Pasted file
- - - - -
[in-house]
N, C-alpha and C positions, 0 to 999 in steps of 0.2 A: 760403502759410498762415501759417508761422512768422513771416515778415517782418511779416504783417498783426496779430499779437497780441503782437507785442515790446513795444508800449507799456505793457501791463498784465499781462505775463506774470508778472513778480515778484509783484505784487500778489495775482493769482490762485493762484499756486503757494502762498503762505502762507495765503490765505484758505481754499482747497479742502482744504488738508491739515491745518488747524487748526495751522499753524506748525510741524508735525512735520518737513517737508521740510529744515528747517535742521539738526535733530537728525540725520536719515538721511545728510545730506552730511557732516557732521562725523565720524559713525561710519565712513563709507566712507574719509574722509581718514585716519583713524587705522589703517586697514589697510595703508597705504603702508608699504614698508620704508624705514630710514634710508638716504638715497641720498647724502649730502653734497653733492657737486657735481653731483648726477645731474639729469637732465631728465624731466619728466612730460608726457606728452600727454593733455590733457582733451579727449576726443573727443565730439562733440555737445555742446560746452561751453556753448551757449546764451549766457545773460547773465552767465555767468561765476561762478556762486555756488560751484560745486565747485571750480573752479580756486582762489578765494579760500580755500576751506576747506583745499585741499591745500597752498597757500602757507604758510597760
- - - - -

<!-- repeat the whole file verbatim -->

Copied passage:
[in-house]
N, C-alpha and C positions, 0 to 999 in steps of 0.2 A: 760403502759410498762415501759417508761422512768422513771416515778415517782418511779416504783417498783426496779430499779437497780441503782437507785442515790446513795444508800449507799456505793457501791463498784465499781462505775463506774470508778472513778480515778484509783484505784487500778489495775482493769482490762485493762484499756486503757494502762498503762505502762507495765503490765505484758505481754499482747497479742502482744504488738508491739515491745518488747524487748526495751522499753524506748525510741524508735525512735520518737513517737508521740510529744515528747517535742521539738526535733530537728525540725520536719515538721511545728510545730506552730511557732516557732521562725523565720524559713525561710519565712513563709507566712507574719509574722509581718514585716519583713524587705522589703517586697514589697510595703508597705504603702508608699504614698508620704508624705514630710514634710508638716504638715497641720498647724502649730502653734497653733492657737486657735481653731483648726477645731474639729469637732465631728465624731466619728466612730460608726457606728452600727454593733455590733457582733451579727449576726443573727443565730439562733440555737445555742446560746452561751453556753448551757449546764451549766457545773460547773465552767465555767468561765476561762478556762486555756488560751484560745486565747485571750480573752479580756486582762489578765494579760500580755500576751506576747506583745499585741499591745500597752498597757500602757507604758510597760